Saturday, April 13, 2013
Larry Coryell and Steve Khan - Two For The Road
It was 1975. By then I had played guitar for about six years, four of them with various cover and progressive rock bands. I was playing all over Los Angeles, anywhere an underaged kid was allowed to play. I received praise for my skills from many more established artists and felt pretty cocksure of myself. I would frequently show up at jams and blow away the locals.
One evening I showed up at an open mic in Pasadena. Present were the usual suspects. A few Bob Dylan wannabes, a couple of Eagles and Jackson Browne cover duets, one guy who thought he was Frank Sinatra, a girl who perfectly mimicked Joni Mitchell and a quartet fronted by a Michael Franks sound alike. The evening droned on from one mediocre soft rock or jazz tune to another to polite applause.
My turn came and I decided to light it up. I sat down and blazed through a version of the Doobie Brothers’ “China Grove;” followed it up with an emotional rendition of Santana’s ”Europa”; and closed with a vamp of “Cry Me A River” that fell somewhere between Joe Cocker’s and Barney Kessel’s versions. I left the stage to enthusiastic applause from the audience as well as the awaiting performers. I thought I had blown everyone else away. I sat down for the rest of show near the mixing board and continually was approached by admirers.
The next performer, a slight, long-haired immaculately groomed gent, who looked about ten years older than me, took the stage. I had not seen him at any of the myriad of venues where I had played. He quietly sat down and started to play a faintly Spanish guitar piece while the murmur of my performance still reverberated throughout the room. The piece built and the audience quickly became quietly transfixed on this performer. The instrumental music soared as his fingers flew over the fretboard. I was amazed. The audience was enamoured and I was quickly forgotten.
With the completion of the first tune the audience burst into a standing ovation. The guitarist thanked the audience and then announced, “Here’s a medley of some of the dreck that accompanied my Dad's lyrics.” He launched into a quick medley of jazz improvised versions of "Let It Snow, Let It Snow," "Come Fly With Me," "It's Magic," and at least a half a dozen other songs that I knew but could not identify. The place erupted. He left the stage, without even giving his name, and came back to the mixing board and bantered with the sound engineer.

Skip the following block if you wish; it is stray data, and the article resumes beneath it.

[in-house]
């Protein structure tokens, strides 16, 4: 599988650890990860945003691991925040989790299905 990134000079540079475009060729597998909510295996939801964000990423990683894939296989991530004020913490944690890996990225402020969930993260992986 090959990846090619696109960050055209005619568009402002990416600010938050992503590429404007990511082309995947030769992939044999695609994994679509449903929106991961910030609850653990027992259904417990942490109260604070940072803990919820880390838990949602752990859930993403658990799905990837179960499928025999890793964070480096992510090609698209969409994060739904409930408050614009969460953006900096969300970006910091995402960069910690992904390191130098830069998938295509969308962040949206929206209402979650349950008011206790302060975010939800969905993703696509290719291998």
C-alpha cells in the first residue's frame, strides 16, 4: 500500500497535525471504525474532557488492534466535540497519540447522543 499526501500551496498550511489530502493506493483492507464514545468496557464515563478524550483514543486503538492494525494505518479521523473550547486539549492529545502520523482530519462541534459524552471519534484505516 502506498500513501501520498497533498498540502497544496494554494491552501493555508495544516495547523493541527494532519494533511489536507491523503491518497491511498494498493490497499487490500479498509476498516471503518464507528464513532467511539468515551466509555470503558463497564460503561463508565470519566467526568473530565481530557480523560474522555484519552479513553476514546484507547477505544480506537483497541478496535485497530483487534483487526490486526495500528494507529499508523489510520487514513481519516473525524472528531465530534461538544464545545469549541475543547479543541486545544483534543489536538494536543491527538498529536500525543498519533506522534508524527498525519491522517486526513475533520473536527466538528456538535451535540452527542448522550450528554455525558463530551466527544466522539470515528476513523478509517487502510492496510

I turned to him and said, "That was truly amazing. Who’s your father and where did you learn to play like that?" He responded directly to me, "Thank you. That's nothing. This is just a warm up. I'm going on tour with Larry Coryell and we are going to record a live album." I looked at him with disbelief and sarcastically said, "Umm, okay, what's your name?" He stood up, picked up his guitar and started to walk toward the door, turned and looked at me and said, Khan, Steve Khan," and walked out the back door. I had no idea who he was and had a hard time believing he was going to tour and play with Larry Coryell.
By 1977 I had forgotten all about this encounter. I had moved to San Diego to attend college and had given up on the idea of being a professional musician. My roommate in the dorms, Bill, played bass in the college jazz band and tuba in the marching band. The dorms were full of Peter Frampton lovers as Frampton Comes Alive had just been released. You couldn't pass a student's room without hearing at least one of the tunes off the album. I quickly tired of it and started to look for new alternatives. One day Bill came back to the room excited about some new vinyl he had just picked out. He quickly ripped off the cellophane, pulled the disk out of the cover and sleeve, placed it on the platter and dropped the needle. Out of the speakers came a live version of an acoustic duet of a very familiar sounding jazzy Spanish guitar tune. It was incredible. The guitar duet work was astonishing. I raised my eyebrows, looked at Bill and stuttered, "Wow! Who is this? Let me see the cover."
Bill tossed the cover to me and excitedly exclaimed, "It's called Two For The Road and is Larry Coryell's new live album with some guy called . . ." We both said it at the same time "Steve Khan!" Bill looked at me and said, "How did you know that?" I told him I had fortuitously seen Khan two years before, had a short encounter with him, and he said he was going to tour with Coryell." Bill looked at me, squinted and hesitantly replied, "Ahh, sure. According to my jazz band instructor he's the son of the lyricist Sammy Cahn but changed the spelling of his name to get out from under his Dad's shadow."
We listened non-stop to Two For The Road, an incredible ground-breaking ten track rock jazz fusion recording. It is an album to which, even today, guitarists listen in awe. At the time of the recording jazz master Coryell was 33, at the top of his game and at his most inventive. Khan is clearly the student on the album at the ripe old age of 29. Yet, that is like saying Steve Vai is a student of Joe Satriani. Coryell and Khan both provide incredible acoustic guitar performances and, together, exceed the sum of their parts. Two For The Road is one of those cutting edge albums that holds up so well that you might think it was recently released. Then you realize it is 37 years old. As Steve Khan's Dad once wrote for Dean Martin, "Ain't That A Kick In The Head?"
- Old School